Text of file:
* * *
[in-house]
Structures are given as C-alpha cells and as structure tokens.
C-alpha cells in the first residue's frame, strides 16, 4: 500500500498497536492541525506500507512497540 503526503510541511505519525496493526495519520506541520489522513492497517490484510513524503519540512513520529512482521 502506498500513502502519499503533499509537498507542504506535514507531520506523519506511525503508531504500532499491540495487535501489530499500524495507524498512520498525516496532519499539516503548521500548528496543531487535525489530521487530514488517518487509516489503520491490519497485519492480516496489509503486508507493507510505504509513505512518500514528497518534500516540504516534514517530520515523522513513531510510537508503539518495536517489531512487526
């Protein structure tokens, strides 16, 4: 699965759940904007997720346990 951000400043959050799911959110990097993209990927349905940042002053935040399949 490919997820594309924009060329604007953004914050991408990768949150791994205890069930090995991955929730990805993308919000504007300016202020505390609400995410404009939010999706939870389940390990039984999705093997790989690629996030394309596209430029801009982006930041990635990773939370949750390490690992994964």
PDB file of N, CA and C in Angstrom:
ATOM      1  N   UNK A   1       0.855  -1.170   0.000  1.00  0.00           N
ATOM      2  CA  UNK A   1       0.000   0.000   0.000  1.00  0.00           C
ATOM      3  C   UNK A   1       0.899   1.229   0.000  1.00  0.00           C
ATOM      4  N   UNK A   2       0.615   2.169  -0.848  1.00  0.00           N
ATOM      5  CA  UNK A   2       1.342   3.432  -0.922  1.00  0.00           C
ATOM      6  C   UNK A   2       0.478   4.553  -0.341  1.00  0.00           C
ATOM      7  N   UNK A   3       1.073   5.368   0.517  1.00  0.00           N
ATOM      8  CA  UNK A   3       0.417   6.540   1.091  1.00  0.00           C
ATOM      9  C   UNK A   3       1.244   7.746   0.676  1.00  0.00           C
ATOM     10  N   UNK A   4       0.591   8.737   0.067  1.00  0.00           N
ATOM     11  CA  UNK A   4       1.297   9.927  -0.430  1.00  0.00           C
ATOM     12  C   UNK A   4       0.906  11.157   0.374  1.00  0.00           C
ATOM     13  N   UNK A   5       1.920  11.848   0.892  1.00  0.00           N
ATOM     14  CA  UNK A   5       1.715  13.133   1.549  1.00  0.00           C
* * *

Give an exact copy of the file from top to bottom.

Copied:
[in-house]
Structures are given as C-alpha cells and as structure tokens.
C-alpha cells in the first residue's frame, strides 16, 4: 500500500498497536492541525506500507512497540 503526503510541511505519525496493526495519520506541520489522513492497517490484510513524503519540512513520529512482521 502506498500513502502519499503533499509537498507542504506535514507531520506523519506511525503508531504500532499491540495487535501489530499500524495507524498512520498525516496532519499539516503548521500548528496543531487535525489530521487530514488517518487509516489503520491490519497485519492480516496489509503486508507493507510505504509513505512518500514528497518534500516540504516534514517530520515523522513513531510510537508503539518495536517489531512487526
């Protein structure tokens, strides 16, 4: 699965759940904007997720346990 951000400043959050799911959110990097993209990927349905940042002053935040399949 490919997820594309924009060329604007953004914050991408990768949150791994205890069930090995991955929730990805993308919000504007300016202020505390609400995410404009939010999706939870389940390990039984999705093997790989690629996030394309596209430029801009982006930041990635990773939370949750390490690992994964």
PDB file of N, CA and C in Angstrom:
ATOM      1  N   UNK A   1       0.855  -1.170   0.000  1.00  0.00           N
ATOM      2  CA  UNK A   1       0.000   0.000   0.000  1.00  0.00           C
ATOM      3  C   UNK A   1       0.899   1.229   0.000  1.00  0.00           C
ATOM      4  N   UNK A   2       0.615   2.169  -0.848  1.00  0.00           N
ATOM      5  CA  UNK A   2       1.342   3.432  -0.922  1.00  0.00           C
ATOM      6  C   UNK A   2       0.478   4.553  -0.341  1.00  0.00           C
ATOM      7  N   UNK A   3       1.073   5.368   0.517  1.00  0.00           N
ATOM      8  CA  UNK A   3       0.417   6.540   1.091  1.00  0.00           C
ATOM      9  C   UNK A   3       1.244   7.746   0.676  1.00  0.00           C
ATOM     10  N   UNK A   4       0.591   8.737   0.067  1.00  0.00           N
ATOM     11  CA  UNK A   4       1.297   9.927  -0.430  1.00  0.00           C
ATOM     12  C   UNK A   4       0.906  11.157   0.374  1.00  0.00           C
ATOM     13  N   UNK A   5       1.920  11.848   0.892  1.00  0.00           N
ATOM     14  CA  UNK A   5       1.715  13.133   1.549  1.00  0.00           C